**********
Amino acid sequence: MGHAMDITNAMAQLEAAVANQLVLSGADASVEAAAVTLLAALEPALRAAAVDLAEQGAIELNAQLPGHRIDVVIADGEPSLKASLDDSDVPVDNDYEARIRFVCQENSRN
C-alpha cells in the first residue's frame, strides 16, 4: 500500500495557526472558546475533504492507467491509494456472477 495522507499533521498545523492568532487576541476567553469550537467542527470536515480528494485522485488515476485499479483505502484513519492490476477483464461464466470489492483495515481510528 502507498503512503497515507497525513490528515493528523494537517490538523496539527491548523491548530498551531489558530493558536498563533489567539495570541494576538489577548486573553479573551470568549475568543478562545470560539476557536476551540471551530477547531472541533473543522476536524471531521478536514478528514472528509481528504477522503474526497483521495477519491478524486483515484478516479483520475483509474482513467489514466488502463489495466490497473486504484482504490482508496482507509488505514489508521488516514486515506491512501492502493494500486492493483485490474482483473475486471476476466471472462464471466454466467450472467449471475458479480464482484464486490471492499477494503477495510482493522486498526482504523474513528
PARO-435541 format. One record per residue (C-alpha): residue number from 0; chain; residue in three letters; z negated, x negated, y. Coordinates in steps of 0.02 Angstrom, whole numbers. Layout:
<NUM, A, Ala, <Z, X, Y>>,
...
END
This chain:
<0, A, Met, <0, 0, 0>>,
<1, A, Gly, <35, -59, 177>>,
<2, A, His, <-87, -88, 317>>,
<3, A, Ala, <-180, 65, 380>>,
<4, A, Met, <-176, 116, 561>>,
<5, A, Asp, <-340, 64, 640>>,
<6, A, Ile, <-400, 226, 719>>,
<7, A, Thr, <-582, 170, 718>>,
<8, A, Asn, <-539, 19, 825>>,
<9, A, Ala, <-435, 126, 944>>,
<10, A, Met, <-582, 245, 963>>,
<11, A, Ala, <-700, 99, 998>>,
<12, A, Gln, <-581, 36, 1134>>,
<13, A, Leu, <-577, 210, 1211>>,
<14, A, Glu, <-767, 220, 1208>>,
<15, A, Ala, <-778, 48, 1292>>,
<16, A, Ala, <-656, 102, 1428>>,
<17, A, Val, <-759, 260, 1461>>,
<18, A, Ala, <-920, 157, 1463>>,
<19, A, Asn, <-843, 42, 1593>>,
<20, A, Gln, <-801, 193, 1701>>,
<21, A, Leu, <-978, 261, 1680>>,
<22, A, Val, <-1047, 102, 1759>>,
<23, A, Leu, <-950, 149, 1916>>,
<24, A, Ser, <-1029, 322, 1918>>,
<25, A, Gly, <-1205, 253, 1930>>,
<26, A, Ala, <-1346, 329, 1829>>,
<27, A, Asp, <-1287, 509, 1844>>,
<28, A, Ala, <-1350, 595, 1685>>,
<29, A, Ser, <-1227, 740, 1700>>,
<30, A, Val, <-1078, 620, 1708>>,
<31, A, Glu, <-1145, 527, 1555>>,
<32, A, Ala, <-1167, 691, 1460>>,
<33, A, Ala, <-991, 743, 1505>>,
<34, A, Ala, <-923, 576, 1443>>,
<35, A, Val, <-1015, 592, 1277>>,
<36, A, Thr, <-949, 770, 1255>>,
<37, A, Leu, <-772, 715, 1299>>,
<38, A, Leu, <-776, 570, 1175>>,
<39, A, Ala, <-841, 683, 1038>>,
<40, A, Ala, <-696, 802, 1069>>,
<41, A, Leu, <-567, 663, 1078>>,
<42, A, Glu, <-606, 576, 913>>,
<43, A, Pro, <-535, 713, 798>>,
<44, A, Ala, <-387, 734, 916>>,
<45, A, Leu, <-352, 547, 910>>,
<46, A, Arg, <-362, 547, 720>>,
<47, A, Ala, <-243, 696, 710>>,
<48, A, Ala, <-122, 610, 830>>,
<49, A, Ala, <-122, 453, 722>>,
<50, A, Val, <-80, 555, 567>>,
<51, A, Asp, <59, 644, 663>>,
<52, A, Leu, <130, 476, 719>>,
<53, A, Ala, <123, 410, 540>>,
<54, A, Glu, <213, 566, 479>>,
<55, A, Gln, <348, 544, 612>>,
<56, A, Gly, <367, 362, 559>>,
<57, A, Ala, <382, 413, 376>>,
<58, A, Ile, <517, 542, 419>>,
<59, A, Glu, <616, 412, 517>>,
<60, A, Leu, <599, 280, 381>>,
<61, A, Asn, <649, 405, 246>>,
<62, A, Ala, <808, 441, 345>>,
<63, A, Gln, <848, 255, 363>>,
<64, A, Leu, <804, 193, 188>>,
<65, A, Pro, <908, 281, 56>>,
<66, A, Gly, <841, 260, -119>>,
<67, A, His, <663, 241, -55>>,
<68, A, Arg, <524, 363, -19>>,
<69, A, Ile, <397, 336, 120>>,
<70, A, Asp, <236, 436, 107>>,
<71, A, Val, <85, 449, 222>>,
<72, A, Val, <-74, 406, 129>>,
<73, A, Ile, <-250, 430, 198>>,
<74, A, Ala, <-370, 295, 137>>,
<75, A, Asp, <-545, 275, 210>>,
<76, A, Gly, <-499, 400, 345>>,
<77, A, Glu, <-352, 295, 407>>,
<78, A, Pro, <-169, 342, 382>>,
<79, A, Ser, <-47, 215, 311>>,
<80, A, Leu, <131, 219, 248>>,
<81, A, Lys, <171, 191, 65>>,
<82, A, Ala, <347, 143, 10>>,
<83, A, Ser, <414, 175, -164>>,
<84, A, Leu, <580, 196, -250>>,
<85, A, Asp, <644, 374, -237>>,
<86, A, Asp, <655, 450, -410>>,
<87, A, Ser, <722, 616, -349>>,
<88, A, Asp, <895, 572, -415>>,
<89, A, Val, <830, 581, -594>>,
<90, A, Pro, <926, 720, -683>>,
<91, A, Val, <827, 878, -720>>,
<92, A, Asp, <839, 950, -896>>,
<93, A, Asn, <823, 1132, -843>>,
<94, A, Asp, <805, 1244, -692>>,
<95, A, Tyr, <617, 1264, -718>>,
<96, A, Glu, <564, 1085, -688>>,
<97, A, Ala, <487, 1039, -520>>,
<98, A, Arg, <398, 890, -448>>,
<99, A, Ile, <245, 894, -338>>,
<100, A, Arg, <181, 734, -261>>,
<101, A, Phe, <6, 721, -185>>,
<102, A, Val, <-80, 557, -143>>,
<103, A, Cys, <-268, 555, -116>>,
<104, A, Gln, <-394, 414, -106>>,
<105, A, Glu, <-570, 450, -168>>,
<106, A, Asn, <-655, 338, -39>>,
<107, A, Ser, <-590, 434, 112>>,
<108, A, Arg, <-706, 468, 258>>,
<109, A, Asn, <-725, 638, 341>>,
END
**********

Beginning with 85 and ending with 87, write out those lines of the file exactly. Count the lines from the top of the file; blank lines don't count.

<77, A, Glu, <-352, 295, 407>>,
<78, A, Pro, <-169, 342, 382>>,
<79, A, Ser, <-47, 215, 311>>,